SALT LAKE CITY — The bill that would create a way to control the development of a global trade hub in Salt Lake City's northwest quadrant cleared the Utah Senate on Monday, but without addressing the city's top concern.
SB234, which would create a new governing body called the Utah Inland Port Authority to oversee the development of thousands of acres in Salt Lake City's last developable swath of land, passed on a 24-3 vote Monday night. It now goes to the House.
A few changes were made to the bill, including reducing the amount of tax increment the port authority would be able to take from 5 percent to 2 percent, along with some boundary changes.
Though Salt Lake City officials were still reviewing the changes to the boundaries late Monday, David Litvack, Mayor Jackie Biskupski's deputy chief of staff, said city leaders "continue to be concerned" about the bill because the substitute did not address the city's main concern of keeping land-use authority with the city.
"Of paramount issue to us continues to be land use, and as it is currently written, (the bill) causes concern about the state usurping core city functions in planning and zoning," Litvack said.
Ever since the bill was unveiled just last week, city leaders have been voicing concern that it would redirect final administrative land-use decisions to an appeal panel consisting of the Utah Inland Port Authority members, giving the board the right to "override" local land authority, Biskupski said.
The city would also have less representation on the board than state leaders, with only three appointees to the state's four.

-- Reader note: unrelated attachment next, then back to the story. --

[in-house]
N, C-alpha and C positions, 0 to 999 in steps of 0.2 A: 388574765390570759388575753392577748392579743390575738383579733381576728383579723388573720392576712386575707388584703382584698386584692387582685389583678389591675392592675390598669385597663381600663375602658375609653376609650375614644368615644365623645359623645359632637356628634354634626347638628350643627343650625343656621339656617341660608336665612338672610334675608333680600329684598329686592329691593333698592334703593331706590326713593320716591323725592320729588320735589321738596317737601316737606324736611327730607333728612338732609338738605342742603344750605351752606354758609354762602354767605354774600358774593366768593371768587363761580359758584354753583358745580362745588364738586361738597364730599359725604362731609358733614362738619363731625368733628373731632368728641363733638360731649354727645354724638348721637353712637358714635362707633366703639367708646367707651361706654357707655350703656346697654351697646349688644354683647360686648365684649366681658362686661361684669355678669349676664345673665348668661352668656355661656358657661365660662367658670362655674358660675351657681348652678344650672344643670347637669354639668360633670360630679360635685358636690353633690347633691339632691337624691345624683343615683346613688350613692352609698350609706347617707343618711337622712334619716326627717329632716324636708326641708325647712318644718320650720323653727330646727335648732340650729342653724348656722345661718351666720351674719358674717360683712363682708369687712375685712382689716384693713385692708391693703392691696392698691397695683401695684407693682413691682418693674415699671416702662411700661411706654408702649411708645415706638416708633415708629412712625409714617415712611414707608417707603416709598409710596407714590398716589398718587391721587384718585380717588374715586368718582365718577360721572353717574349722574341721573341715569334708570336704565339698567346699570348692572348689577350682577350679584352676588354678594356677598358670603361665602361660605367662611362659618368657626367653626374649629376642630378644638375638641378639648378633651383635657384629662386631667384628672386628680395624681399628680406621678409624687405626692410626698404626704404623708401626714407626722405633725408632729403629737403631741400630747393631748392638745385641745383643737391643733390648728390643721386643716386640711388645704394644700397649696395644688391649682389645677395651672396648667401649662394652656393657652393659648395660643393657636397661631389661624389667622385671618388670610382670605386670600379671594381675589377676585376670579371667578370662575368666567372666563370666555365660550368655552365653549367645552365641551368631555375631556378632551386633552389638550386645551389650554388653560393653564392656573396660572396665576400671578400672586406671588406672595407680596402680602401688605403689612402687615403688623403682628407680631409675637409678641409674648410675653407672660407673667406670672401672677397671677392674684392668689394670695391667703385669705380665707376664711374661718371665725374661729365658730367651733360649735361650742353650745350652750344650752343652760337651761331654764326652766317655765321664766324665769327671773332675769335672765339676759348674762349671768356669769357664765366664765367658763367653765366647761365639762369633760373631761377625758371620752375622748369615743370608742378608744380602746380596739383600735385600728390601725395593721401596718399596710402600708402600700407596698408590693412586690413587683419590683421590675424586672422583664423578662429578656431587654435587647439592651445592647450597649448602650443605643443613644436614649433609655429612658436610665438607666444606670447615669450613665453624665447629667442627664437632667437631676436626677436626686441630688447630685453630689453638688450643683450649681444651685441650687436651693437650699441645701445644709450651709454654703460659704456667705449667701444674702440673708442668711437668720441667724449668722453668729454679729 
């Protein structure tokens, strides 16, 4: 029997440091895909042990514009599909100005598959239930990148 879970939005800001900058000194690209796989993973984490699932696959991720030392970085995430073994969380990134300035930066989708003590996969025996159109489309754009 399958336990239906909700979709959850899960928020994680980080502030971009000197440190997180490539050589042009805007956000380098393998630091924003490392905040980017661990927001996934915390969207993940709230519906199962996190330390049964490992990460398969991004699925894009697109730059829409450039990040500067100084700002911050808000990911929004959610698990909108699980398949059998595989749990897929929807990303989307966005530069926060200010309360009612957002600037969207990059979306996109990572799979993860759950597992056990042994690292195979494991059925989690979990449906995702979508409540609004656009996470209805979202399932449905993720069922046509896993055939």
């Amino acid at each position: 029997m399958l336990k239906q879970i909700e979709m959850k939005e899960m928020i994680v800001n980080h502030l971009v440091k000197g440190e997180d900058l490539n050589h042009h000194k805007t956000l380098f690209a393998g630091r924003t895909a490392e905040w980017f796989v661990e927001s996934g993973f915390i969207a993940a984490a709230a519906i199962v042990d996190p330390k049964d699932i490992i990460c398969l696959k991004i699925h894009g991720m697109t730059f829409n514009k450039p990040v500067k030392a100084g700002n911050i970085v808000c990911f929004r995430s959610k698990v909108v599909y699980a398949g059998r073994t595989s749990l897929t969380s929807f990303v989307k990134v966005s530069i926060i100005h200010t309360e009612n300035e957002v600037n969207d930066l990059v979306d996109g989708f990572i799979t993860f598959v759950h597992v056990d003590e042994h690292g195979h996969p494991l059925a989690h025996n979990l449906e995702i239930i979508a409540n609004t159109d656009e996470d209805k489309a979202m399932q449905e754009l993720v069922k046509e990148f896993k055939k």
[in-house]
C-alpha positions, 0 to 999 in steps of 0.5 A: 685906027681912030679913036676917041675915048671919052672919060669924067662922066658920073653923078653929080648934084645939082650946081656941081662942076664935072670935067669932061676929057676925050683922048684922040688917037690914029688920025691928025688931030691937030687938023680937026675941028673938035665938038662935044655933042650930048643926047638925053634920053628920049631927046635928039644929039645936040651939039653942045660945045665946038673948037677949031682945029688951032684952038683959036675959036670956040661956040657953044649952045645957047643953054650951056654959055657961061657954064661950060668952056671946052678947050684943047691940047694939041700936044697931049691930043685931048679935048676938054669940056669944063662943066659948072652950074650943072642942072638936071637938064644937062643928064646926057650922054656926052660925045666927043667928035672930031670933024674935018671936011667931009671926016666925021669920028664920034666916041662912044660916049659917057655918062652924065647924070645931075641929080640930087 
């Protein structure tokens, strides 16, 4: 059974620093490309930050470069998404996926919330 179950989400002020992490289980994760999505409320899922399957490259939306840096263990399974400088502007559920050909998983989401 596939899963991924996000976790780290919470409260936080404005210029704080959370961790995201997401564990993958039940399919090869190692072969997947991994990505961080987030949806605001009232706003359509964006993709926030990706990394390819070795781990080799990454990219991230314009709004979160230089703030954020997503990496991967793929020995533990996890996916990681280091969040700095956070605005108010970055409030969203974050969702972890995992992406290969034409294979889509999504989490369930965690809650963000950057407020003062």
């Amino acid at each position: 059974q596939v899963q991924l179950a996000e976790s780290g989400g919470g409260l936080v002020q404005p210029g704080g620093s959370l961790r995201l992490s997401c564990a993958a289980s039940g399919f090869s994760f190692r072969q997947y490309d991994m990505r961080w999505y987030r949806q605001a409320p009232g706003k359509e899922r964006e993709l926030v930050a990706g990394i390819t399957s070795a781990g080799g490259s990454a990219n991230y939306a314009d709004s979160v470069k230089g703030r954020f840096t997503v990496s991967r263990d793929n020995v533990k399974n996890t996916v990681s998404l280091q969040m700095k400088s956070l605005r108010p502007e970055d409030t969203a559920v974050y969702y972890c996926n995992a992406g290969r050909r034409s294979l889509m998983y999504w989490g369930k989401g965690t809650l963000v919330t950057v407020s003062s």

The bill's sponsor, Sen. Jerry Stevenson, R-Layton, said the area has "tremendous potential of economic growth" to the state, and the intent of the bill is to work in "concert" with the city and the county to develop a global trade area.
"This is I believe a landmark bill that gives us the opportunity to make one of the best economic decisions we can possibly make," Stevenson said on the Senate floor. "This will be probably one of the largest economic engines we will ever put in place."2 comments on this story
Senate Democrats, including Sen. Luz Escamilla, D-Salt Lake City, and Sen. Jim Dabakis, D-Salt Lake City, voted against the bill, though they spoke about the state and the city still having the opportunity to work together to create a global trade area.
"There are many concerns still pending that puts me in a bind," Escamilla said, adding that she "looks forward" to addressing them as it moves forward.
When asked if the city officials are confident they will be able to address their concerns with land-use authority as the bill heads to the House, Litvack said he "couldn't speak to that," but added "that continues to be our chief concern and we'll continue to work on it both with the House and the Senate."